Originally published on Dr. John Waldron’s blog, https://johnwaldron65.blogspot.com/

“He was pretty sick,” the nurse told me.  “He kept telling me that he was in his 50s and that he was pretty healthy except for a little blood pressure and so he had thought he’d be fine.  We started on him on dexamethasone, Remdesivir, heparin, and oxygen.”

“How was his family?”  I asked.  

“His wife and daughter were pretty upset, but they all thought he’d be OK.  He felt pretty bad and kept telling us that he wished he’d gotten vaccinated.”

She paused for a second then began again.  “Then, he crashed.  We had to paralyze him and intubate him.  We proned him — did everything we could and by the next morning he was dead.”

“It was really terrible for his wife and daughter.  Just so quick, you know?”

The sad thing is that this story is not a solitary one.  There are many stories about very sick people in the ICU telling their families to get vaccinated and telling them not to get COVID, that it is worse than they thought.

The interesting thing to me is how easy it is for people to discount these accounts.  Perhaps they believe that they are made up by the media, or that there was something really wrong with the patient that made them so sick.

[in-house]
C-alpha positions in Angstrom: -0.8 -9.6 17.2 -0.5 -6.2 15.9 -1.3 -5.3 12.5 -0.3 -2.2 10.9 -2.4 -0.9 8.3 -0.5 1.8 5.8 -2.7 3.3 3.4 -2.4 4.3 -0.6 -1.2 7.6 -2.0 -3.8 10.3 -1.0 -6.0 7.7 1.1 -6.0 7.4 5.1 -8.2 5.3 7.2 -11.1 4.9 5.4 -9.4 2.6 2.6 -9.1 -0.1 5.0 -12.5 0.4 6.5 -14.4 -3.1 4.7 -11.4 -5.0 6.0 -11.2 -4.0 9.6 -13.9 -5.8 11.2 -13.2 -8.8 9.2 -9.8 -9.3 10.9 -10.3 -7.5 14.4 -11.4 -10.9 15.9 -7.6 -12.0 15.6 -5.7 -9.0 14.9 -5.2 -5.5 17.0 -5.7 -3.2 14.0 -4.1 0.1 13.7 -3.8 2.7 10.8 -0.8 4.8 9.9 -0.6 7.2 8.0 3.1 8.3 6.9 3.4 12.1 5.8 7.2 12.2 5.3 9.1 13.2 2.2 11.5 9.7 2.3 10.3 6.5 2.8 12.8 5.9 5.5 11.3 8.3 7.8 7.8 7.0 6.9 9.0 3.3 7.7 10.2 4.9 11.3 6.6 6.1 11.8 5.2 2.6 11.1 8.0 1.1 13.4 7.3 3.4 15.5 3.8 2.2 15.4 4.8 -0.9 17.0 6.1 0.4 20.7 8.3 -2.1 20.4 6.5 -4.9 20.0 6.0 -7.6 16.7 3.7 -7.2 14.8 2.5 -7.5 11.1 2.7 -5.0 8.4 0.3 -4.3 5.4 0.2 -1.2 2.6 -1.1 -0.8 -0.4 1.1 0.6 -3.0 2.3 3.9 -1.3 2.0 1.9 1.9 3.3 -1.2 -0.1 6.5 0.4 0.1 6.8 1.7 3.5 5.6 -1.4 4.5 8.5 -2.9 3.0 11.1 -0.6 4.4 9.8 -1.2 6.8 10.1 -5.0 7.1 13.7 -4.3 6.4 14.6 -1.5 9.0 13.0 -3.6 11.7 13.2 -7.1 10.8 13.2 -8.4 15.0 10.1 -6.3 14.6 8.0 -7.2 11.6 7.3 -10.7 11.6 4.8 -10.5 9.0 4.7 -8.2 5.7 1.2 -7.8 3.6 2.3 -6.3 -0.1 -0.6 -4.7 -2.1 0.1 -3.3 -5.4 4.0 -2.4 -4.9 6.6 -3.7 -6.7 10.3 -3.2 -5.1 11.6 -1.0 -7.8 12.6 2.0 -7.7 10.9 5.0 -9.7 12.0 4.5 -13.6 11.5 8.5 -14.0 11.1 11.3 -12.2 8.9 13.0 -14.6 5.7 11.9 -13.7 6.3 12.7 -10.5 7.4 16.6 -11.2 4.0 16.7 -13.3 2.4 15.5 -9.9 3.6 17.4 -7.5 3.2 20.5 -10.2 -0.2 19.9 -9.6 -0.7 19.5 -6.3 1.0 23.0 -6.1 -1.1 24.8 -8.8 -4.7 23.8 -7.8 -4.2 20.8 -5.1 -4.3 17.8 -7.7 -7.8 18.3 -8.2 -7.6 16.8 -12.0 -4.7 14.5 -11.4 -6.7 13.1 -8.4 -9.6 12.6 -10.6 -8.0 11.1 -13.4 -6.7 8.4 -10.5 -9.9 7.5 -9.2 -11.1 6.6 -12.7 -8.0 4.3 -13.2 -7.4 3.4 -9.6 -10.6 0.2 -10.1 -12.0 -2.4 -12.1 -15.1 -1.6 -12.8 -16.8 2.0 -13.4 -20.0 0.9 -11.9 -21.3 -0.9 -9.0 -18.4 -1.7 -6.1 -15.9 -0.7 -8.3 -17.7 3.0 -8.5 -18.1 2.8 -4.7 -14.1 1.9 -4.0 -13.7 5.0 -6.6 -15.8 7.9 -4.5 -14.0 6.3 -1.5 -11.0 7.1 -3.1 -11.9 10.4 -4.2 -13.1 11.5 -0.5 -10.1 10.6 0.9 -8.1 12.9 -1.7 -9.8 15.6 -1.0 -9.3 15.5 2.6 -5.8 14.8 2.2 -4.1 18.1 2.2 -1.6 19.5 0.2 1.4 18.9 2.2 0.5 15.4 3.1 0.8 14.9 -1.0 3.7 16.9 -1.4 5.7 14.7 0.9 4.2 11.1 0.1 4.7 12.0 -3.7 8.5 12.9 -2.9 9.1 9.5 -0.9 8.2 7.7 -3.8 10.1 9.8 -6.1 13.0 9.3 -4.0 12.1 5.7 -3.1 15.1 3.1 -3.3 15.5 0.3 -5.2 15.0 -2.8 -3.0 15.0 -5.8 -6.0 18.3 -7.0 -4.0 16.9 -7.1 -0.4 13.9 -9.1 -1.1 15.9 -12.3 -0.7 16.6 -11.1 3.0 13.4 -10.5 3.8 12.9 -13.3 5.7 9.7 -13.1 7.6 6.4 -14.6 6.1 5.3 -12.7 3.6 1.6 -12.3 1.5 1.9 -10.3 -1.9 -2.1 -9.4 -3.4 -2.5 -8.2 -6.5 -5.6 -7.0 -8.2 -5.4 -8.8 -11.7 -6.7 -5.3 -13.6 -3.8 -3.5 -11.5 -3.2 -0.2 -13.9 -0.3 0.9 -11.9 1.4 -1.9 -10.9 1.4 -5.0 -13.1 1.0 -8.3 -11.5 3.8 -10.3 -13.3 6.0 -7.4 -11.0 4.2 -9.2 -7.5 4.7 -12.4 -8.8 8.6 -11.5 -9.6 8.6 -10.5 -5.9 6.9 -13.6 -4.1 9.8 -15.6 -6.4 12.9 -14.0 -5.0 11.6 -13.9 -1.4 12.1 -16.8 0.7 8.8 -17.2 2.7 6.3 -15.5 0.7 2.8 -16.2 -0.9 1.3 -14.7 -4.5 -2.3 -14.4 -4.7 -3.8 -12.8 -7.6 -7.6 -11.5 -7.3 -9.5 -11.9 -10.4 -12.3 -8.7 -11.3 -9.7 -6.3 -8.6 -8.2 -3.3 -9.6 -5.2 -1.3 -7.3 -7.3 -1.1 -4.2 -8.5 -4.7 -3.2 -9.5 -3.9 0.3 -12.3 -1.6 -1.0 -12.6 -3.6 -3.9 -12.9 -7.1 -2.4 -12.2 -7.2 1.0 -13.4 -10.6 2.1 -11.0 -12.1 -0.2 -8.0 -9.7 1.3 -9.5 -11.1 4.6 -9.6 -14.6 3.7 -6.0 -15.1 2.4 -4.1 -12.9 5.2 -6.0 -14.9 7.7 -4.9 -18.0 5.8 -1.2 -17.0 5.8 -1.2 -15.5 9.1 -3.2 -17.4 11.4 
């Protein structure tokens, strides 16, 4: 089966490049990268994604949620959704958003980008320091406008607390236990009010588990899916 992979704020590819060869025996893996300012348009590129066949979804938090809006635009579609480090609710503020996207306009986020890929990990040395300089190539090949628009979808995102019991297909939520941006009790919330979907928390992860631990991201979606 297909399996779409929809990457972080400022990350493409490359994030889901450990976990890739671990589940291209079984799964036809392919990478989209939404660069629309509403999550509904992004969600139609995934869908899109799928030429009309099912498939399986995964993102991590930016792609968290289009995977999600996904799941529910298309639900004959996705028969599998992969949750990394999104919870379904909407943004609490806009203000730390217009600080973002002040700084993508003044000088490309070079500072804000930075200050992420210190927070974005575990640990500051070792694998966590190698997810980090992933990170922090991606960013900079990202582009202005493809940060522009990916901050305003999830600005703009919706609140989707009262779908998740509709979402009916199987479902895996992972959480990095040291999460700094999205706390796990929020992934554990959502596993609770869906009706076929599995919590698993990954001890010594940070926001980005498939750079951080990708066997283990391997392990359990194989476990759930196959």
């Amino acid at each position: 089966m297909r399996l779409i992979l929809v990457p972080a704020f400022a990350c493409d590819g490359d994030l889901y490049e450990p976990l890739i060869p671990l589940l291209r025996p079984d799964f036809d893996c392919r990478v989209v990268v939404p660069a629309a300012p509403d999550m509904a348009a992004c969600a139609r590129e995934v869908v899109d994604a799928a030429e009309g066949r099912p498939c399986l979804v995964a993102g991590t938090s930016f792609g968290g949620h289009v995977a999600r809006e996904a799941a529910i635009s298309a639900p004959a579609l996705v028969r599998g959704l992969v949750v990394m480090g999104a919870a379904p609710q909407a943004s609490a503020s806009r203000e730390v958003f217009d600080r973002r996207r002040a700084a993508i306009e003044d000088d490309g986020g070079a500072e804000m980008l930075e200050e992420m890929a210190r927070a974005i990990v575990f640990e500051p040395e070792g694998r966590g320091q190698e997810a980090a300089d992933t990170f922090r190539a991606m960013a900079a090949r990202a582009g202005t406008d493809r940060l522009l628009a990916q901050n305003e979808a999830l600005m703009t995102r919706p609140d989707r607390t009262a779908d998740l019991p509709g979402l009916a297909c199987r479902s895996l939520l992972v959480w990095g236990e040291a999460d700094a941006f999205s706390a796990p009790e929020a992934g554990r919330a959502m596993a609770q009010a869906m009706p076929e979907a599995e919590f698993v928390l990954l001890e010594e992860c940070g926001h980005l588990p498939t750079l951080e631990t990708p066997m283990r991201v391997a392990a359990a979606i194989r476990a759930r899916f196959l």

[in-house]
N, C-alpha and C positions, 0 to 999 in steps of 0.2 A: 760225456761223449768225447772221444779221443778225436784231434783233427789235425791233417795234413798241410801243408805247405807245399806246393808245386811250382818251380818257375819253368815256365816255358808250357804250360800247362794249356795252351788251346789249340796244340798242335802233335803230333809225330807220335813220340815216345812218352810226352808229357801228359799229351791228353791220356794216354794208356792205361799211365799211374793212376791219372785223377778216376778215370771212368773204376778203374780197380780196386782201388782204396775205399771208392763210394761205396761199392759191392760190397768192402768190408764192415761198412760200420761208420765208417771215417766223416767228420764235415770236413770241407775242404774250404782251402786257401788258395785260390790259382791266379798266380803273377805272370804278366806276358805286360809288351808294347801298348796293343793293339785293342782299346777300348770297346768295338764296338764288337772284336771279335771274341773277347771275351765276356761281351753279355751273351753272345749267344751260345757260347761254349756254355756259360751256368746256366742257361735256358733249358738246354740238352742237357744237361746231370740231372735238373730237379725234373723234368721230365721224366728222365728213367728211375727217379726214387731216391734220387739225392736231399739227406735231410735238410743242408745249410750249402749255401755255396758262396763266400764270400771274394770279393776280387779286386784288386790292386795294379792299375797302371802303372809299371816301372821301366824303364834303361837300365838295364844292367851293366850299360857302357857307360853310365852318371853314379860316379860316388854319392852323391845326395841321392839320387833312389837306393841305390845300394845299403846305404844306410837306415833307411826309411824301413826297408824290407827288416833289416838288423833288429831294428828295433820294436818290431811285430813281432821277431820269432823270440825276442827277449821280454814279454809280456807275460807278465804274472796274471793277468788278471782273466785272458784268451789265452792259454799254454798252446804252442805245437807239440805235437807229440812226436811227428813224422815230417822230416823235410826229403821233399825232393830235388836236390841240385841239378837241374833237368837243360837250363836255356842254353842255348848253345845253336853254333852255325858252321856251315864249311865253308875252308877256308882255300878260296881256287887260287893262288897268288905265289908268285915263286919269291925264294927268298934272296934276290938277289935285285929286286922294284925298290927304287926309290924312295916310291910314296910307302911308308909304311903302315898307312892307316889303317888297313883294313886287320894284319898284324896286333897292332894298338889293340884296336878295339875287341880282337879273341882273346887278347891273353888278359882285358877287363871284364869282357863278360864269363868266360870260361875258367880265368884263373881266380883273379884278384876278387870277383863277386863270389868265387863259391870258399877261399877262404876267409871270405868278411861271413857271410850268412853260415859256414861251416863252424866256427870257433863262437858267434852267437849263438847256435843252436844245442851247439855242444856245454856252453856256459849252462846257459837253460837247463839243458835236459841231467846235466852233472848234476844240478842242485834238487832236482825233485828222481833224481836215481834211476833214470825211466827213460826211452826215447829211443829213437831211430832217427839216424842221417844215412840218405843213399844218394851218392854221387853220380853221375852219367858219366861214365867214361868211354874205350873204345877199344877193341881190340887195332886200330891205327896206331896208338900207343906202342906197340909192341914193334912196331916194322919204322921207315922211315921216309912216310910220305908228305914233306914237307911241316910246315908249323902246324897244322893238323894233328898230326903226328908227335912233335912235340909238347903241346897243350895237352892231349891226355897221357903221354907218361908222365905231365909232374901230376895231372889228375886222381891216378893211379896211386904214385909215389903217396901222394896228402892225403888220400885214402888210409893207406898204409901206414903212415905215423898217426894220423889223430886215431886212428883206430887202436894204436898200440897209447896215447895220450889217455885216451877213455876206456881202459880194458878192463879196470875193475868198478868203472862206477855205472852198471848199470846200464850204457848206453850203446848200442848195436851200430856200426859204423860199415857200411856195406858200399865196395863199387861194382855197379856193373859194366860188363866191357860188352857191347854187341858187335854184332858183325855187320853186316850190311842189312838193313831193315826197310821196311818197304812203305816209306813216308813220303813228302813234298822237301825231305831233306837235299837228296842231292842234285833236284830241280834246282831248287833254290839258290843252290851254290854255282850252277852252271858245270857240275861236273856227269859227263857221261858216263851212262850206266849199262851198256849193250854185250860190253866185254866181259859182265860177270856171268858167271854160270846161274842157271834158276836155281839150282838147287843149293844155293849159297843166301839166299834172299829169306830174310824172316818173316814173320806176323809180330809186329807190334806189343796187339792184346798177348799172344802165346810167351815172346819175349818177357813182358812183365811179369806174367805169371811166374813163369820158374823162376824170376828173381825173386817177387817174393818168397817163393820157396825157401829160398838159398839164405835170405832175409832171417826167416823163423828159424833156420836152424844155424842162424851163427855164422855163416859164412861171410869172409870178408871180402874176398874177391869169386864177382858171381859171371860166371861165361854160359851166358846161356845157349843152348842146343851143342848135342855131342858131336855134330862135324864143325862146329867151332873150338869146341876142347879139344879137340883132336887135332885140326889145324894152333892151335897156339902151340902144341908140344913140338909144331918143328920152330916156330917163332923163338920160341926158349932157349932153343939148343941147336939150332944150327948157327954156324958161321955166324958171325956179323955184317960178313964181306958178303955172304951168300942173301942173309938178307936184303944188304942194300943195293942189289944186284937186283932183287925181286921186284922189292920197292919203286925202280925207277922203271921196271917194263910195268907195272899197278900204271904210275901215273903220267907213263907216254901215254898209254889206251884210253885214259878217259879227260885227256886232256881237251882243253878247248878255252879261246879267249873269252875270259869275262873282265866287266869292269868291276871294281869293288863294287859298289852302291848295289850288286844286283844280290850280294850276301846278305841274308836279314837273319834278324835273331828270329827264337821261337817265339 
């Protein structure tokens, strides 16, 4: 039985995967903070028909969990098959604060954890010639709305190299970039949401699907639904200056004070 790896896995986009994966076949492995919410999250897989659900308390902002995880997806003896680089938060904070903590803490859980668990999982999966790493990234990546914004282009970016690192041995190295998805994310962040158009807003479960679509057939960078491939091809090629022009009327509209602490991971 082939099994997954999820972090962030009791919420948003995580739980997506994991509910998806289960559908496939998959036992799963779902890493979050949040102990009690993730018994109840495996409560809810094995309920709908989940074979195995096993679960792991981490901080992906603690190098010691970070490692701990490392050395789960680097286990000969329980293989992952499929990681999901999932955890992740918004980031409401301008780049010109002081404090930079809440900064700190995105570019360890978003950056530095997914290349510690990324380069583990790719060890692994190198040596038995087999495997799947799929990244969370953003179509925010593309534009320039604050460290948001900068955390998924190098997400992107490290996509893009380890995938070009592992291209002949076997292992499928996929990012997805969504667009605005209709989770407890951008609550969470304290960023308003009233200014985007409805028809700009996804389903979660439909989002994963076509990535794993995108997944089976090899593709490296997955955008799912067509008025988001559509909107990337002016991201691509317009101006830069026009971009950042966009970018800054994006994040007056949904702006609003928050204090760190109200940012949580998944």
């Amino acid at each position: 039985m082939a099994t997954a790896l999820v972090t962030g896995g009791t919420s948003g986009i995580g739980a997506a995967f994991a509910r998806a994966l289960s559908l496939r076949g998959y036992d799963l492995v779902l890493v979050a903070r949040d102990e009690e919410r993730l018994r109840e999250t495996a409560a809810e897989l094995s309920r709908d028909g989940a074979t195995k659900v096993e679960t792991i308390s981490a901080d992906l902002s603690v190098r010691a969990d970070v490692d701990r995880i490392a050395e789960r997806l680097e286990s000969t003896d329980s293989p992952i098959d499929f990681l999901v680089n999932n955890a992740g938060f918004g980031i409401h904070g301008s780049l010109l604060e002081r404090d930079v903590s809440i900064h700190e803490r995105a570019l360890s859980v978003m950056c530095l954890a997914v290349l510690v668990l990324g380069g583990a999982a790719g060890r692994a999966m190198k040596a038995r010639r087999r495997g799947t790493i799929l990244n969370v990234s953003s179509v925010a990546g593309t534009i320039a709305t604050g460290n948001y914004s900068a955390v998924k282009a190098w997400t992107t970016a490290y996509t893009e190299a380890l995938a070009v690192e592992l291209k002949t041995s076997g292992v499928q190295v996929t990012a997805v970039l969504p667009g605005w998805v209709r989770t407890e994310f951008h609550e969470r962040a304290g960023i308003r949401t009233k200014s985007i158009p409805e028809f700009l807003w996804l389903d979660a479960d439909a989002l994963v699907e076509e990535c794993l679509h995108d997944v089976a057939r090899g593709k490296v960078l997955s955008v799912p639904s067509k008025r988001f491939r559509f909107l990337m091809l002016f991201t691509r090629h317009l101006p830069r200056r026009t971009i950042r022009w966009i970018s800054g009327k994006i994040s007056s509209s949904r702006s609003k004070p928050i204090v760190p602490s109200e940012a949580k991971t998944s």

Regardless, the messages from the ICU often fall on deaf ears.

I’ve been contemplating the parable of the rich man and Lazarus.  This parable is simply the story of a wealthy man (given no name) and a poor man (named Lazarus).  We know virtually nothing about them except that they lived close to each other and they both died.

Lazarus after dying went Paradise, while the rich man went to hell.  There, in hell, he had a conversation with father Abraham where he begged Abraham to send Lazarus back, “For I have five brothers — so that he may warn them, lest they also come into this place of torment.”

Abraham denies this request, telling him that his brothers have Moses and the prophets (the Scriptures) to warn them of how they should behave.  

Still, the tormented man persisted.  “No, father Abraham, but if someone goes to them from the dead they will repent.”

Abraham’s reply was simple.  “If they do not hear Moses and the Prophets, neither will they convinced if someone should rise from the dead.”

It seems a strange thing.  Maybe Jesus was telling His disciples that many would never believe in His resurrection.  Perhaps He was speaking of people’s unwillingness to hear voices that ask them to change their lives.  Change comes within, not from outside forces.

I don’t know why it is that people are so quick to discount good advice.  This really has nothing to do with COVID.  It has everything to do our desires and even the hardness of our hearts.

I see it all of the time.  People plan what they are going to do and then seek out counselors who encourage them in that path.

If you look hard enough, you can always find someone who will encourage you to continue to live dangerously.

Far better are those who listen — to Jesus, the law and the prophets.  They will be blessed, both now and in the future.

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